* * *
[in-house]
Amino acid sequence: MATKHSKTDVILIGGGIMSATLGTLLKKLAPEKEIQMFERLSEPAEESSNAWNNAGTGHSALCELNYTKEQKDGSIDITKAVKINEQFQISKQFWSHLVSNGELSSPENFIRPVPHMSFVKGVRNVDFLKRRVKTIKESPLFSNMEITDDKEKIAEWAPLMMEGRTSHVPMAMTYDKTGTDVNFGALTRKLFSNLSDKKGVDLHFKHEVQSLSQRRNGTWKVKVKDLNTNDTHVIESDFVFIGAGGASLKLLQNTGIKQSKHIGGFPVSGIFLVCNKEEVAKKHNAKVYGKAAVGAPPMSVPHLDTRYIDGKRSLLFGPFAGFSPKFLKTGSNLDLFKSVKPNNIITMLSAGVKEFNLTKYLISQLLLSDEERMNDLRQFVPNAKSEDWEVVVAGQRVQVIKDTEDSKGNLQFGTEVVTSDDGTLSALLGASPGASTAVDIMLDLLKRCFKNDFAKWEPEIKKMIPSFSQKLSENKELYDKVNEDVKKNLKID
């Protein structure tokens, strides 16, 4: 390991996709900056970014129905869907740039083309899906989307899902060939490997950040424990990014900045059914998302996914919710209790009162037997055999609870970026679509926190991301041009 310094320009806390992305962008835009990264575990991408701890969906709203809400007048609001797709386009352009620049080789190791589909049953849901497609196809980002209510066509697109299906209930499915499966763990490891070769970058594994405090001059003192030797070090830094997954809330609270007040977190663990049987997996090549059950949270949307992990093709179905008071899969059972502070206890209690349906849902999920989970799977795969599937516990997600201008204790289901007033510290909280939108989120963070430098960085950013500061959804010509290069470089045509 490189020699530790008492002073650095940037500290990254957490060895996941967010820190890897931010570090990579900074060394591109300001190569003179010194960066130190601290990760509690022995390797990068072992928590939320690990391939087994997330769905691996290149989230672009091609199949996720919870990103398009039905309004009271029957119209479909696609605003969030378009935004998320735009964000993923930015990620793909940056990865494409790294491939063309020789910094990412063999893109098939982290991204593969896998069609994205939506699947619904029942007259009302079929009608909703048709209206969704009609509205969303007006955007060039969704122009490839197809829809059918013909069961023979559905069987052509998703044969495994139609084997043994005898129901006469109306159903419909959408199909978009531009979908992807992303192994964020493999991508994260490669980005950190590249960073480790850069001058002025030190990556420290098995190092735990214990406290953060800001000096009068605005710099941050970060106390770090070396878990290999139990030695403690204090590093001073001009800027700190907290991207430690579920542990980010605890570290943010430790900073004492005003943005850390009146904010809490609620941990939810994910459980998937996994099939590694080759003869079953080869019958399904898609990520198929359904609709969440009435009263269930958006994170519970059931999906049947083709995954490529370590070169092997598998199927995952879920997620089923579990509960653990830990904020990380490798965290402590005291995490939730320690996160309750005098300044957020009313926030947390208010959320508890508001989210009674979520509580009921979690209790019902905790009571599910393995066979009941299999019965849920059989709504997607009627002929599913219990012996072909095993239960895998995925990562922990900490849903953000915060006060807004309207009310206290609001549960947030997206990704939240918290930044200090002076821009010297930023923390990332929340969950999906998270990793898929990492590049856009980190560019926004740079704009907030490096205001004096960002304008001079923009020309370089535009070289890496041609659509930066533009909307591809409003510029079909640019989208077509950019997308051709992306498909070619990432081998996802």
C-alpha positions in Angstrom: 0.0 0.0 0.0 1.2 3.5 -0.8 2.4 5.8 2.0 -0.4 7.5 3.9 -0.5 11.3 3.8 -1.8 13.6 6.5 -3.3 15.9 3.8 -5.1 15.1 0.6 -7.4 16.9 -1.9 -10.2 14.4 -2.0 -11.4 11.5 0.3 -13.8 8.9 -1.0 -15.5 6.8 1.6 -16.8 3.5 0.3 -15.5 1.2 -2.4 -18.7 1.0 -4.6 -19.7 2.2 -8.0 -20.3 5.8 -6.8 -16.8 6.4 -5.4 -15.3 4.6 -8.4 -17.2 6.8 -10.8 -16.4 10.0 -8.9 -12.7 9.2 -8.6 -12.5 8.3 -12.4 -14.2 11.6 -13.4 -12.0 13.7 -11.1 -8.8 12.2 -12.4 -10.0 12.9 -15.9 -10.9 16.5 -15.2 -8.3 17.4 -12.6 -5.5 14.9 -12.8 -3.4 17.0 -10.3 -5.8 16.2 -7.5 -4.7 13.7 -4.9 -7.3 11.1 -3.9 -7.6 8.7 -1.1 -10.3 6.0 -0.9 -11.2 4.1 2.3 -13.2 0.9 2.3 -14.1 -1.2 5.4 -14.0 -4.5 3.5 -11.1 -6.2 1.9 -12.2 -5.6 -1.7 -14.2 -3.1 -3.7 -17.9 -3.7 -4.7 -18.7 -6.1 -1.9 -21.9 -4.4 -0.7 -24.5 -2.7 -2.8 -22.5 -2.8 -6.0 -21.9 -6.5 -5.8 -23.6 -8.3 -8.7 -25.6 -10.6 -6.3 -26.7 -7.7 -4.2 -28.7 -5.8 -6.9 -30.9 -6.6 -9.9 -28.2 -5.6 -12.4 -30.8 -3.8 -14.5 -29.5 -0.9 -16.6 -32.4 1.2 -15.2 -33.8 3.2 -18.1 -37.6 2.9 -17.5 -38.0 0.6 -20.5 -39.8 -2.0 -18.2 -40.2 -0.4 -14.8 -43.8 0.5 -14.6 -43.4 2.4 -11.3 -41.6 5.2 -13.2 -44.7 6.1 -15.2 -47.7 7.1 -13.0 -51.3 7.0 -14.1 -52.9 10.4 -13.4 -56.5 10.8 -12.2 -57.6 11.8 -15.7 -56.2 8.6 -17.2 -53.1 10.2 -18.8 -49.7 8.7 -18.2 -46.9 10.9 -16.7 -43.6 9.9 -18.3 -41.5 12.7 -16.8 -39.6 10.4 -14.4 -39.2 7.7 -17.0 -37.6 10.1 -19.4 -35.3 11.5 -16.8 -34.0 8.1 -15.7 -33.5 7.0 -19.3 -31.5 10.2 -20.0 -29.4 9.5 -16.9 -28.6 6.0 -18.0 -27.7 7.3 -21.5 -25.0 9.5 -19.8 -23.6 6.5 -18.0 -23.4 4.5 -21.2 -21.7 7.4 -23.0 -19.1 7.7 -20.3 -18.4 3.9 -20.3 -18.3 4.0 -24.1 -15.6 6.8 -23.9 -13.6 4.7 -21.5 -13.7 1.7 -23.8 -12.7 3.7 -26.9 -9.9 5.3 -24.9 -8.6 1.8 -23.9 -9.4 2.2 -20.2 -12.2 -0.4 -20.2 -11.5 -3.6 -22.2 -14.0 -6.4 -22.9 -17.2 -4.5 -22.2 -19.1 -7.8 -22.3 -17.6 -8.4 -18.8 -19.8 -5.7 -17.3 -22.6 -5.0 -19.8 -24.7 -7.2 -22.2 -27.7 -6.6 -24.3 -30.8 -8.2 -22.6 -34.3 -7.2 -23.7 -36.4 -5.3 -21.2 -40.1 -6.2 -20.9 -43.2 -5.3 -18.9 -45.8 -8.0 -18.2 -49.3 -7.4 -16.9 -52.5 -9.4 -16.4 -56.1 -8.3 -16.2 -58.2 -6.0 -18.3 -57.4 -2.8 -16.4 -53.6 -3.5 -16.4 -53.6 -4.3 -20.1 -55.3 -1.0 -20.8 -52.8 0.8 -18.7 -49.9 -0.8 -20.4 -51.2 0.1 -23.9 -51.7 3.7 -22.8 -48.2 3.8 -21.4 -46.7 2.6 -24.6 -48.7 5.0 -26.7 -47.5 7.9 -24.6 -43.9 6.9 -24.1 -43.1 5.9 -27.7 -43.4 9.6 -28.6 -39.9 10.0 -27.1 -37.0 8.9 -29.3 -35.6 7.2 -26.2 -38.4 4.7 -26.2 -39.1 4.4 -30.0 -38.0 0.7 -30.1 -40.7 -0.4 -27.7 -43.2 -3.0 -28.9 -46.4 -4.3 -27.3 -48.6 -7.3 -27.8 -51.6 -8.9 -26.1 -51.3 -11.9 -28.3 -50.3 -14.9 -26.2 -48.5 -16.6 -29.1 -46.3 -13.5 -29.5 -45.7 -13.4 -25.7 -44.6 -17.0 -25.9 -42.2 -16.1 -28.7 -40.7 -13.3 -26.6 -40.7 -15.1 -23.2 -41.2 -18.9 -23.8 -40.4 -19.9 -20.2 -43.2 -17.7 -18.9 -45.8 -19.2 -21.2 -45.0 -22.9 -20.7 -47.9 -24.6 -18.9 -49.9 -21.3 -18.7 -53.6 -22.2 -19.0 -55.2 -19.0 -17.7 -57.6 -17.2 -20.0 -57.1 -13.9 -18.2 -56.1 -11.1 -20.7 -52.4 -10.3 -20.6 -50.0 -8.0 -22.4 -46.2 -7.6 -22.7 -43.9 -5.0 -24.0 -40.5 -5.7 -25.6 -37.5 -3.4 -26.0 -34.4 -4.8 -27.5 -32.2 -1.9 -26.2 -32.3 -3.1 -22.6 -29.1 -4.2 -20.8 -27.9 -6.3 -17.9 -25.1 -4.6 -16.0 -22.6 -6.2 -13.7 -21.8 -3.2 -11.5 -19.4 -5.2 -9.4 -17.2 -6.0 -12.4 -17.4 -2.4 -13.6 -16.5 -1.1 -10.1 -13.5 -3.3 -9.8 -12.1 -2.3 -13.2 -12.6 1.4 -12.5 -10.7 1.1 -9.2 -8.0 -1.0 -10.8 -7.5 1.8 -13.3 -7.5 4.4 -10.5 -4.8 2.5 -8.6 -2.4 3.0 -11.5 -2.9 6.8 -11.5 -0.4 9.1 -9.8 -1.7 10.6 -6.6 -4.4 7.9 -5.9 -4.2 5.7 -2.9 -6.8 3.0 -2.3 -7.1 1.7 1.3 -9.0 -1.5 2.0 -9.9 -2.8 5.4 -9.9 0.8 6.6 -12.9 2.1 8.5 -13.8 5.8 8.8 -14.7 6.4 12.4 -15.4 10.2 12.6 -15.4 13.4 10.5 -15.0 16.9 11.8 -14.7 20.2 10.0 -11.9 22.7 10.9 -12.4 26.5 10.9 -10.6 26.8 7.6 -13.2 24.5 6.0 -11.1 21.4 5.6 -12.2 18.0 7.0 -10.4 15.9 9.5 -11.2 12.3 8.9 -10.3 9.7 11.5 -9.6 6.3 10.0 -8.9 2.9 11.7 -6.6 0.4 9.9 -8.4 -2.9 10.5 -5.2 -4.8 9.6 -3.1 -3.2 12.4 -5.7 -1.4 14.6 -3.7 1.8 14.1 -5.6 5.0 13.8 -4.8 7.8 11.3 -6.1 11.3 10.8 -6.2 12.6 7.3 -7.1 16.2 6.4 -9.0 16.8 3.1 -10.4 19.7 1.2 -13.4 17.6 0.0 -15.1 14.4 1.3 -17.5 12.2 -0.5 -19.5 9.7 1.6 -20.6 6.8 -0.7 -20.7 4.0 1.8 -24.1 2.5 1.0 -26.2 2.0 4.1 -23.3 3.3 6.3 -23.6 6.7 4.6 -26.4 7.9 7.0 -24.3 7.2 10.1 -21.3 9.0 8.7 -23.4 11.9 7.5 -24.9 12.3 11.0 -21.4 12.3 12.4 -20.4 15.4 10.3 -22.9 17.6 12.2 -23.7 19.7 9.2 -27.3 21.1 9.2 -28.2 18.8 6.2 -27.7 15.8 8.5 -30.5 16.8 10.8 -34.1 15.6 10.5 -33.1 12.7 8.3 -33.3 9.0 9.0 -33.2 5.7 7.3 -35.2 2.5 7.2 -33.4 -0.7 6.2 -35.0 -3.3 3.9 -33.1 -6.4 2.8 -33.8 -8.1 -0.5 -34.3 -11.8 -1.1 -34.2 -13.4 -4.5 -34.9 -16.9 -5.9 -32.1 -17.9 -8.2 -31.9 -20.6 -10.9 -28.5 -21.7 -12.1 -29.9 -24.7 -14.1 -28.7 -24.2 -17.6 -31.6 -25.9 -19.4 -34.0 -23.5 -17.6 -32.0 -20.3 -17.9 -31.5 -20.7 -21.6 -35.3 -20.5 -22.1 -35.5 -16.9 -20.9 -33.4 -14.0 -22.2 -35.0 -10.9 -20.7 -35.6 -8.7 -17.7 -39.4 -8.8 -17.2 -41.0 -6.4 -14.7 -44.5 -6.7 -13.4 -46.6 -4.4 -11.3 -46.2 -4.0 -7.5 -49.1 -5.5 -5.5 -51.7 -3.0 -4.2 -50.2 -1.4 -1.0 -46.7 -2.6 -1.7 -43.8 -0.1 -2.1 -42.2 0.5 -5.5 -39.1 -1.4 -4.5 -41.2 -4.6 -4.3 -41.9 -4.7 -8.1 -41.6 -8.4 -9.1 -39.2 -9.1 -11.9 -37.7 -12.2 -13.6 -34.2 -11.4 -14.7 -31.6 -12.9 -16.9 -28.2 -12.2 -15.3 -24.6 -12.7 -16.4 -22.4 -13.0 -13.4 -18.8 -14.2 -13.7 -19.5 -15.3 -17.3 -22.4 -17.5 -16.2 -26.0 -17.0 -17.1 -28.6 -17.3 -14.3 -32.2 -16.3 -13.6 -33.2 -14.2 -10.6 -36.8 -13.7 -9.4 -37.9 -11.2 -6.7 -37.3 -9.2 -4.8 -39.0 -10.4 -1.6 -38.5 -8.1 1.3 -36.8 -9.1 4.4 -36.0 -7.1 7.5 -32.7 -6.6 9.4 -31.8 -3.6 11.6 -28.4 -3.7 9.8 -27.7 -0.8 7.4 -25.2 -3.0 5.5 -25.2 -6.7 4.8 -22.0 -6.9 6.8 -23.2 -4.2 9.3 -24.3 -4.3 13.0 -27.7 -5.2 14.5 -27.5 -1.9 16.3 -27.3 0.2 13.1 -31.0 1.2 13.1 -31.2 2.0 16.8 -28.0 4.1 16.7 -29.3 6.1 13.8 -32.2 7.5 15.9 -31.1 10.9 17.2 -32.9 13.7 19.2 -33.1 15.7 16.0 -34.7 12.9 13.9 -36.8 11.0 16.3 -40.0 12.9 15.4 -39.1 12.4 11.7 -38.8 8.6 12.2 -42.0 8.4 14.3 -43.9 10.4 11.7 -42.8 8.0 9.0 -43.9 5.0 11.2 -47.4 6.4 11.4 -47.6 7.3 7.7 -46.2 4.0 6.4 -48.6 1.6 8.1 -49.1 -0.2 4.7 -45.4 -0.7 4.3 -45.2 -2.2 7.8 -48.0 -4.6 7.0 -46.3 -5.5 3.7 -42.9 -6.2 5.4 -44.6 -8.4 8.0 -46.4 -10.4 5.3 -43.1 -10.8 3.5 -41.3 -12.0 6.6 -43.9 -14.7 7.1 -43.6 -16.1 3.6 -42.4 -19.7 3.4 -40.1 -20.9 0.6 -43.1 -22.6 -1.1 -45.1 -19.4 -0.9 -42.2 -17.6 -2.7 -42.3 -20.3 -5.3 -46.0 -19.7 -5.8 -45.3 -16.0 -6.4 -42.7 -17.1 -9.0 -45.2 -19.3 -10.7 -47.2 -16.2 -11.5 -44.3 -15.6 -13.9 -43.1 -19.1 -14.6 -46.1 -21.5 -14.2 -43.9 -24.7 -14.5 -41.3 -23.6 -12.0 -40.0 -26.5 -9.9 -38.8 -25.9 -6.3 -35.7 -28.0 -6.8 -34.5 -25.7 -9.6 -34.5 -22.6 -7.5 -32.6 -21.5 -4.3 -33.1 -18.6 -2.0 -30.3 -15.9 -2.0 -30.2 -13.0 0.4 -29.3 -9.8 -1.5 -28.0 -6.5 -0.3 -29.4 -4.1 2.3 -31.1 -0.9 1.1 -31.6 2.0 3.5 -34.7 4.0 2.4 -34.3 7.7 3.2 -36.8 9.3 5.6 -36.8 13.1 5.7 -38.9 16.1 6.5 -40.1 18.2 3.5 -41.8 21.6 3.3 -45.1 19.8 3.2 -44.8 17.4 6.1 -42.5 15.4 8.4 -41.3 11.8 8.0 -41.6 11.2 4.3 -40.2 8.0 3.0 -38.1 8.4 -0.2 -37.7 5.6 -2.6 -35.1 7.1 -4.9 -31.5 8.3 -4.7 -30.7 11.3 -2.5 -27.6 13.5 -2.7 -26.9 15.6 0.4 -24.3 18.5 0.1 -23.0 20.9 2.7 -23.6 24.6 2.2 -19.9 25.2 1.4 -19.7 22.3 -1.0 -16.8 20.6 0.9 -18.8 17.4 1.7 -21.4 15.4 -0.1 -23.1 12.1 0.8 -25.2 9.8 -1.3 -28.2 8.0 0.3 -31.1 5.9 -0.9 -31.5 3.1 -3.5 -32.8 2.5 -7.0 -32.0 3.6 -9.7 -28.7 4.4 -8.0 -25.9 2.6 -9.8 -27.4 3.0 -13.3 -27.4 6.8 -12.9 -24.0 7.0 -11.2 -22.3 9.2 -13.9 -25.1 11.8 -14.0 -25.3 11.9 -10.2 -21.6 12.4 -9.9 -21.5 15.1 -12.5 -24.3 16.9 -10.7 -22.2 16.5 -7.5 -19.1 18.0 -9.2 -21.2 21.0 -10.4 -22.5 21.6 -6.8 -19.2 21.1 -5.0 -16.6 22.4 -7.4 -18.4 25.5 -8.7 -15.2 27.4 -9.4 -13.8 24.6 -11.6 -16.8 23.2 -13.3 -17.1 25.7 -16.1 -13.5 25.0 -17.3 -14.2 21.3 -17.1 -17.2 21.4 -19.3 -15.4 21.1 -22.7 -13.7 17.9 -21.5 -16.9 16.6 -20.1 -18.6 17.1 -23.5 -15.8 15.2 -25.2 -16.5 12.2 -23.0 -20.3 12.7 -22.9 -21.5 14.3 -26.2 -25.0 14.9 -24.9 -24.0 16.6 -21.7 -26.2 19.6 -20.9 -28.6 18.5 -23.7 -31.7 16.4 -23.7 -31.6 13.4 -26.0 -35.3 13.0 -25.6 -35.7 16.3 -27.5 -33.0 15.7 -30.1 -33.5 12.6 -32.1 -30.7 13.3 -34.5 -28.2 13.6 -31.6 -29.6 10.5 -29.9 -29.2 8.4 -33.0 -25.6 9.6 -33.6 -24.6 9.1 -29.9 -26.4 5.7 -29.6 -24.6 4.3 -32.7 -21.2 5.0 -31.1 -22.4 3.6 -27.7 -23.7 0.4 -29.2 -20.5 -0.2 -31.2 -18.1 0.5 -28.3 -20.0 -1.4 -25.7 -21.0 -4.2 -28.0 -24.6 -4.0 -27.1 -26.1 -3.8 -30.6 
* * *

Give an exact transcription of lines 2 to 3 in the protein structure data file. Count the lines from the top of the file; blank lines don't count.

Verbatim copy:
Amino acid sequence: MATKHSKTDVILIGGGIMSATLGTLLKKLAPEKEIQMFERLSEPAEESSNAWNNAGTGHSALCELNYTKEQKDGSIDITKAVKINEQFQISKQFWSHLVSNGELSSPENFIRPVPHMSFVKGVRNVDFLKRRVKTIKESPLFSNMEITDDKEKIAEWAPLMMEGRTSHVPMAMTYDKTGTDVNFGALTRKLFSNLSDKKGVDLHFKHEVQSLSQRRNGTWKVKVKDLNTNDTHVIESDFVFIGAGGASLKLLQNTGIKQSKHIGGFPVSGIFLVCNKEEVAKKHNAKVYGKAAVGAPPMSVPHLDTRYIDGKRSLLFGPFAGFSPKFLKTGSNLDLFKSVKPNNIITMLSAGVKEFNLTKYLISQLLLSDEERMNDLRQFVPNAKSEDWEVVVAGQRVQVIKDTEDSKGNLQFGTEVVTSDDGTLSALLGASPGASTAVDIMLDLLKRCFKNDFAKWEPEIKKMIPSFSQKLSENKELYDKVNEDVKKNLKID
């Protein structure tokens, strides 16, 4: 390991996709900056970014129905869907740039083309899906989307899902060939490997950040424990990014900045059914998302996914919710209790009162037997055999609870970026679509926190991301041009 310094320009806390992305962008835009990264575990991408701890969906709203809400007048609001797709386009352009620049080789190791589909049953849901497609196809980002209510066509697109299906209930499915499966763990490891070769970058594994405090001059003192030797070090830094997954809330609270007040977190663990049987997996090549059950949270949307992990093709179905008071899969059972502070206890209690349906849902999920989970799977795969599937516990997600201008204790289901007033510290909280939108989120963070430098960085950013500061959804010509290069470089045509 490189020699530790008492002073650095940037500290990254957490060895996941967010820190890897931010570090990579900074060394591109300001190569003179010194960066130190601290990760509690022995390797990068072992928590939320690990391939087994997330769905691996290149989230672009091609199949996720919870990103398009039905309004009271029957119209479909696609605003969030378009935004998320735009964000993923930015990620793909940056990865494409790294491939063309020789910094990412063999893109098939982290991204593969896998069609994205939506699947619904029942007259009302079929009608909703048709209206969704009609509205969303007006955007060039969704122009490839197809829809059918013909069961023979559905069987052509998703044969495994139609084997043994005898129901006469109306159903419909959408199909978009531009979908992807992303192994964020493999991508994260490669980005950190590249960073480790850069001058002025030190990556420290098995190092735990214990406290953060800001000096009068605005710099941050970060106390770090070396878990290999139990030695403690204090590093001073001009800027700190907290991207430690579920542990980010605890570290943010430790900073004492005003943005850390009146904010809490609620941990939810994910459980998937996994099939590694080759003869079953080869019958399904898609990520198929359904609709969440009435009263269930958006994170519970059931999906049947083709995954490529370590070169092997598998199927995952879920997620089923579990509960653990830990904020990380490798965290402590005291995490939730320690996160309750005098300044957020009313926030947390208010959320508890508001989210009674979520509580009921979690209790019902905790009571599910393995066979009941299999019965849920059989709504997607009627002929599913219990012996072909095993239960895998995925990562922990900490849903953000915060006060807004309207009310206290609001549960947030997206990704939240918290930044200090002076821009010297930023923390990332929340969950999906998270990793898929990492590049856009980190560019926004740079704009907030490096205001004096960002304008001079923009020309370089535009070289890496041609659509930066533009909307591809409003510029079909640019989208077509950019997308051709992306498909070619990432081998996802």